Why Poets Should Not Seek Literary Agents

NOTE: One of the most frequent search phrases that brings people to Writer Beware’s Literary Agents page is “literary agents for poets” or some variation thereof. I originally published this blog post in 2012, but given a recent rise in the number of writers who come to us with the question, I thought it would be worth running again.


Writer Beware hears from a lot of poets.

Often, they’re contacting us to ask about self-publishing, or to check the reputation of a journal or a contest. Sometimes, unfortunately, they’ve gotten mixed up with one of the vanity anthology companies, such as Eber and Wein.

More frequently, though, they want to know about literary agents. Is the brand-new agency with an interest in poets a good one to query? Is the agent who just asked for the entire manuscript of their poetry collection reputable? Can Writer Beware recommend good literary agents for poets?

I’ve never yet been able to answer yes–and not just because Writer Beware has a policy of not making agent (or publisher) recommendations.

Apart from celebrity projects, writers who are already well-known, or as a favor to established clients, successful literary agents rarely represent poets. Even in the best of circumstances, poetry collections are a tough sell, and the poetry market, which is dominated by small presses, simply isn’t lucrative enough to make it worth most agents’ while.

Poets generally get their start by selling individual poems to reputable markets. Entering reputable contests can also be helpful, if you win (for instance, there are a number of reputable first-book contests, such as the Walt Whitman Award). Once you’ve built up a track record, you can submit your collection to small publishers on your own.

Beware, therefore, of literary agents whose guidelines indicate that they are looking to represent poets, or who put out calls for poetry collections. Be especially wary if a literary agency claims to specialize in poets. Nearly always, they’re either unscrupulous operators looking to charge a fee, or amateurs who know nothing about the realities of publishing. Even if they don’t want to drain your bank account, it’s likely that they have no track record of sales to reputable trade publishers.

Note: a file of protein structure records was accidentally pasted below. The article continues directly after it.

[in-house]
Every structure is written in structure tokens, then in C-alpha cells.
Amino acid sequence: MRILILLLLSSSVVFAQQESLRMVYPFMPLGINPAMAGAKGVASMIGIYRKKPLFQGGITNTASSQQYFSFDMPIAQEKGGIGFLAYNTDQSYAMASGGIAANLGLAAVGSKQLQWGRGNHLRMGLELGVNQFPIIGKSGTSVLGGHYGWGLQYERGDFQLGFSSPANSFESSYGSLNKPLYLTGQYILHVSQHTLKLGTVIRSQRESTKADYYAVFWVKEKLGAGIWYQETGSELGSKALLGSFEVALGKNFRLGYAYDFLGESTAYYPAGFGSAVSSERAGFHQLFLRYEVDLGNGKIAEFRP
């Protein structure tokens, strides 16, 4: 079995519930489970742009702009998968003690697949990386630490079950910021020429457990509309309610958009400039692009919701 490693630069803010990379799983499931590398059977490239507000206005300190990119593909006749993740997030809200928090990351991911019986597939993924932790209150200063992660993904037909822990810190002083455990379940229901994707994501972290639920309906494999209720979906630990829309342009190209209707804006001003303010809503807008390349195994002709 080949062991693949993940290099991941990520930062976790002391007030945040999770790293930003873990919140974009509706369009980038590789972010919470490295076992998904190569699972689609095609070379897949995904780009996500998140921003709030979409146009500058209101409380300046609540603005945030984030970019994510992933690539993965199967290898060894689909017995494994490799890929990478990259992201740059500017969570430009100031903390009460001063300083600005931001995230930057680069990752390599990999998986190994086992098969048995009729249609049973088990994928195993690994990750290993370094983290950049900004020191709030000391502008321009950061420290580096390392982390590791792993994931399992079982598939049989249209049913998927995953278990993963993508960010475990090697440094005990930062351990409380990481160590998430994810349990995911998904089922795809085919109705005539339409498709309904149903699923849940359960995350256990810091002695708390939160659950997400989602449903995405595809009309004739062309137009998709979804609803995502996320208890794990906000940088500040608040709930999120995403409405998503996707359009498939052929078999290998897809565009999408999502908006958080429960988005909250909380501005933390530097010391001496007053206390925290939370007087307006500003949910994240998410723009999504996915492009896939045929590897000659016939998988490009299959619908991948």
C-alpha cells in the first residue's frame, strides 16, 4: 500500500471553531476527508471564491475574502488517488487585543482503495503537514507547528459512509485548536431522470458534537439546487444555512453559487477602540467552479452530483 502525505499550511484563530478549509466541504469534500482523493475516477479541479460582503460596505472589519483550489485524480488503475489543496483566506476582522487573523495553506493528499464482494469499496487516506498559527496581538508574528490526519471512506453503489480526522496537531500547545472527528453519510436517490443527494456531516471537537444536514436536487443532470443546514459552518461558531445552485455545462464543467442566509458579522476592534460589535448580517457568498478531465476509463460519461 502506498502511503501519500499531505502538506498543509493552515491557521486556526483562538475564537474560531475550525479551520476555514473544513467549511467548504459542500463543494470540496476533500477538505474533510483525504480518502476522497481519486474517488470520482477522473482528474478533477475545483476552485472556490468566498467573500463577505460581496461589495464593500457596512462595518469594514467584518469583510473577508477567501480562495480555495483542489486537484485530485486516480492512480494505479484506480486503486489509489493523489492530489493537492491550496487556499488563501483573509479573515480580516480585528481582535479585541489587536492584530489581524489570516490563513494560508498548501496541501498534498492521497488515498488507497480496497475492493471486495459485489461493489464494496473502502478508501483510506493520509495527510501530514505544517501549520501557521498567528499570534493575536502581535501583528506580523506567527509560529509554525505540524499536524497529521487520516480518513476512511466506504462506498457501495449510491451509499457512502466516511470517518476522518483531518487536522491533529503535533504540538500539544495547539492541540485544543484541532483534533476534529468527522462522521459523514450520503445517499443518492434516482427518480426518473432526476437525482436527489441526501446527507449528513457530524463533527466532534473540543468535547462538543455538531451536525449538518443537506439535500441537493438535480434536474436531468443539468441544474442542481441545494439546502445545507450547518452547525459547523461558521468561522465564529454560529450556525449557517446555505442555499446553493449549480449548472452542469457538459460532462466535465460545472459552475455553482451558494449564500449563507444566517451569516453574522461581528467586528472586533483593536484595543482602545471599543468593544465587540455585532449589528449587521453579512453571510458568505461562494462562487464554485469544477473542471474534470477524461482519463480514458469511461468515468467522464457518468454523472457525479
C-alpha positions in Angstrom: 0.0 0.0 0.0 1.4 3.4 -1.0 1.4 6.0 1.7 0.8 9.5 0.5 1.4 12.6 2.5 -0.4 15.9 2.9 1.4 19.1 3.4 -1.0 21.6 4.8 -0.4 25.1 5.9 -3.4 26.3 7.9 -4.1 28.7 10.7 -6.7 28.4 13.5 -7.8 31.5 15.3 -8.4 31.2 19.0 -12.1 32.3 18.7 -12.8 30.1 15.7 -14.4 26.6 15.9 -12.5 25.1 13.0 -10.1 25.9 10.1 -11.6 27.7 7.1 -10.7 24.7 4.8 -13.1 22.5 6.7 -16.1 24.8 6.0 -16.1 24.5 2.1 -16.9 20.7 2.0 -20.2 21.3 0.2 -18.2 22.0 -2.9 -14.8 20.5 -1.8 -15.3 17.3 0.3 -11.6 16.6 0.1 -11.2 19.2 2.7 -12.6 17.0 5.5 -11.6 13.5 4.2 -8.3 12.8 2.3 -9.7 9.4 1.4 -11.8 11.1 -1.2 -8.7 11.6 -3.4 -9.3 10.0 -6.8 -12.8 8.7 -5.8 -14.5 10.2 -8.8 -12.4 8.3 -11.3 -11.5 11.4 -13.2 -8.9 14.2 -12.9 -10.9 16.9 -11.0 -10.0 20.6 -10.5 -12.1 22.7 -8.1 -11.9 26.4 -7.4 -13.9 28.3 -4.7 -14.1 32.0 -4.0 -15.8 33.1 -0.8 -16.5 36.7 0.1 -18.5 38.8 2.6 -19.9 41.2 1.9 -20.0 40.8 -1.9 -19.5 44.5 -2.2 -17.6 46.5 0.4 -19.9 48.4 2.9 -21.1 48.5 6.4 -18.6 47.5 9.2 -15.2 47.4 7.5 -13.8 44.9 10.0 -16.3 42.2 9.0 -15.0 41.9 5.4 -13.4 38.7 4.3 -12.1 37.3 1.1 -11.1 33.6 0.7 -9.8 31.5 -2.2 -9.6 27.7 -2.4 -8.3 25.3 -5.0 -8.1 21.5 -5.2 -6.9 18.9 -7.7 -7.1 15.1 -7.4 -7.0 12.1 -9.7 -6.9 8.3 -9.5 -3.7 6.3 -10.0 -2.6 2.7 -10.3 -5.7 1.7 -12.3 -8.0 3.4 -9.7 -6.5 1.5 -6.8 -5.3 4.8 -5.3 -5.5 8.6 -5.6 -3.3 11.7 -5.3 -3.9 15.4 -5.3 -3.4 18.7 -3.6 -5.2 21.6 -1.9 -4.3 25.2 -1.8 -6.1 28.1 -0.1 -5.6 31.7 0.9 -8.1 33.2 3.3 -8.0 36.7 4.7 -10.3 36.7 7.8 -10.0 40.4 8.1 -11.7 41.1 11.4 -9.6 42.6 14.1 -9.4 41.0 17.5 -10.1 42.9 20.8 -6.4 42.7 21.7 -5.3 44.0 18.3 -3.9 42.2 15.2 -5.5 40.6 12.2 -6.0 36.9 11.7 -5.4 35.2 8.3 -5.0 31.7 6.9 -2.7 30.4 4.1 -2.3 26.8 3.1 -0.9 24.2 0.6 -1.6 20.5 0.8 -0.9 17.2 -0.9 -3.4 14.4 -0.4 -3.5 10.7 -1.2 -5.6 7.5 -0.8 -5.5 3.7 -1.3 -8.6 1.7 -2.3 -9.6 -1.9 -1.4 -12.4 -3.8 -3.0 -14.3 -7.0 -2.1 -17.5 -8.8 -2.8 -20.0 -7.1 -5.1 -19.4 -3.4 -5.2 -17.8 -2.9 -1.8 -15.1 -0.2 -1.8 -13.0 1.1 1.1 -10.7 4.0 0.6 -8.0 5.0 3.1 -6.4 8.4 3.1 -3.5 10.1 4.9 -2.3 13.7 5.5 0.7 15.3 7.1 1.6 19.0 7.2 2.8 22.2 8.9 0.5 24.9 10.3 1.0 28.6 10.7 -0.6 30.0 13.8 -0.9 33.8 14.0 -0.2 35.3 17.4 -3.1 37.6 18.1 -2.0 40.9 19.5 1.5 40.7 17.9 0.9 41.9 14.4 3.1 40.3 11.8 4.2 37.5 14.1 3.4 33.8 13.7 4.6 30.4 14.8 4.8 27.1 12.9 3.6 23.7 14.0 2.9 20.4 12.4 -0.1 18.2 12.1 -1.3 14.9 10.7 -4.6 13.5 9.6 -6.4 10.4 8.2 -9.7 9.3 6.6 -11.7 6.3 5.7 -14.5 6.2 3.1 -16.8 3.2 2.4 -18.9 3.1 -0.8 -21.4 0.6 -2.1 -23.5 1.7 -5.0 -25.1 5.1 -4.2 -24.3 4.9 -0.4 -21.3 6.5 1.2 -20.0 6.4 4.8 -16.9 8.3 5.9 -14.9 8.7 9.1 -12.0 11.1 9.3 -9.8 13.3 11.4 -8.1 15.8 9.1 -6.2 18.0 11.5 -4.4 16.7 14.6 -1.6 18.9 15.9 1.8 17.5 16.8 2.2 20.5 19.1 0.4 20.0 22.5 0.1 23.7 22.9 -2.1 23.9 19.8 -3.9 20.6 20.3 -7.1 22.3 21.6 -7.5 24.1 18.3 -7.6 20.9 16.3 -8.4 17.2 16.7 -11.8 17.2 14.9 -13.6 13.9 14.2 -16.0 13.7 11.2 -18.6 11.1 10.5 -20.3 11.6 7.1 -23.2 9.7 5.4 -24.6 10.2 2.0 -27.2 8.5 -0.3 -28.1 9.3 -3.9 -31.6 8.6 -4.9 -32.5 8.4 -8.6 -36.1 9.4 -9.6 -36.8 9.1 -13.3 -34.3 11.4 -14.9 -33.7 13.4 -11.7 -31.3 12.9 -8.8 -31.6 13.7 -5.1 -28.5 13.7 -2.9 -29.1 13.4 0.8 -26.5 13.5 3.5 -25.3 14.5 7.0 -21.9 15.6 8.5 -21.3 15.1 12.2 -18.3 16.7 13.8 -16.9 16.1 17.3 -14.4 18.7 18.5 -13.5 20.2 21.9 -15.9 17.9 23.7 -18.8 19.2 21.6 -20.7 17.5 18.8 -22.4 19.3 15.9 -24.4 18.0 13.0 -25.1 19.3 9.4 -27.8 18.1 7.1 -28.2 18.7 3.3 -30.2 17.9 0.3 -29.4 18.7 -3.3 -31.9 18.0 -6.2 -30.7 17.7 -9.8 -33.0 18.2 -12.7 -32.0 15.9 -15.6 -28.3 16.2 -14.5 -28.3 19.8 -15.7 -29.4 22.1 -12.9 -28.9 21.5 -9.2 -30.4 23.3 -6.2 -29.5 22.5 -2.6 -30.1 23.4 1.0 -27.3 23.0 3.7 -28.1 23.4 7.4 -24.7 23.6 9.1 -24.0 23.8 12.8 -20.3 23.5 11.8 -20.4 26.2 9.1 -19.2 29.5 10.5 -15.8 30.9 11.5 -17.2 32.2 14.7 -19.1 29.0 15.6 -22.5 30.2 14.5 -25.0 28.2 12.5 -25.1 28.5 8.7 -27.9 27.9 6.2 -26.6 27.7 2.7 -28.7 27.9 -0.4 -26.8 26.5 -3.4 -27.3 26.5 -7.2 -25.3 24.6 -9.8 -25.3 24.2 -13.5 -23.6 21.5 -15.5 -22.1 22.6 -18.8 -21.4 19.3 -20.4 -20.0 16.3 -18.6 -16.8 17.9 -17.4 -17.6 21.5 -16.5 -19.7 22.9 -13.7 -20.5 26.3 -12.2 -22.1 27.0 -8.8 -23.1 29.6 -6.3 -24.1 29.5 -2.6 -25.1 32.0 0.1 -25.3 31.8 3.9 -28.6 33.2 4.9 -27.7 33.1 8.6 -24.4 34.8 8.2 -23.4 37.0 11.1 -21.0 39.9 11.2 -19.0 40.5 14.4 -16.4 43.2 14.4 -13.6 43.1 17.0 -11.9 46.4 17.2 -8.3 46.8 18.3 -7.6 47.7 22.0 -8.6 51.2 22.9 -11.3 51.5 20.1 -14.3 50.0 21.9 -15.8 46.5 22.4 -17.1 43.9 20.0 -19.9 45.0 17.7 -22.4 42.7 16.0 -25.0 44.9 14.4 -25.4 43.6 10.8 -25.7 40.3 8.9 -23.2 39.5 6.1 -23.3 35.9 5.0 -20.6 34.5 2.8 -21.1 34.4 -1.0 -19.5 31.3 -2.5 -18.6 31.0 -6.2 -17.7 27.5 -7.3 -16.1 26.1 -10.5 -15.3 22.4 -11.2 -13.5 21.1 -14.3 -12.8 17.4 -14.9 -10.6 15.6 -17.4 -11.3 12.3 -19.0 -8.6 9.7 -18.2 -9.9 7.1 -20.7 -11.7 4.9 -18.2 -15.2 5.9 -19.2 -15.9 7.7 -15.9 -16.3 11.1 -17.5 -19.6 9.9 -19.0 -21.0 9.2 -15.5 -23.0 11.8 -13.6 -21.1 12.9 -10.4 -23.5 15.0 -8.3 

A few examples:

– WL Poetry Agency, a (now-defunct) division of the company that currently calls itself the Strategic Book Publishing & Rights Agency (SBPRA). SBPRA, which was sued by the Florida Attorney General for deceptive business practices, is the subject of an Alert at Writer Beware.

– Clark, Mendelson, and Scott, a fee-charging agency that’s actually a revival of another long-running scam.

– Writers in the Sky Literary Agency. Not scammish but clueless, this agency never made any sales and went out of business just two years after starting up.

– Helping Hand Literary Agency was run by scammers who eventually went to jail for their crimes.

Here are some helpful links for poets looking to get their work into the hands of readers:

– A comprehensive FAQ from the UK’s Poetry Society.

– Writing and Publishing FAQ from the Academy of American Poets.

– Commonsense advice on how to submit and publish poetry from published poet Neile Graham.

Poet Beware is my own article detailing some of the schemes and pitfalls poets may encounter.

– Poets and Writers has an extensive Grants and Awards section, which includes chapbook contests.

More poetry contests, from the Poetry Society of America.

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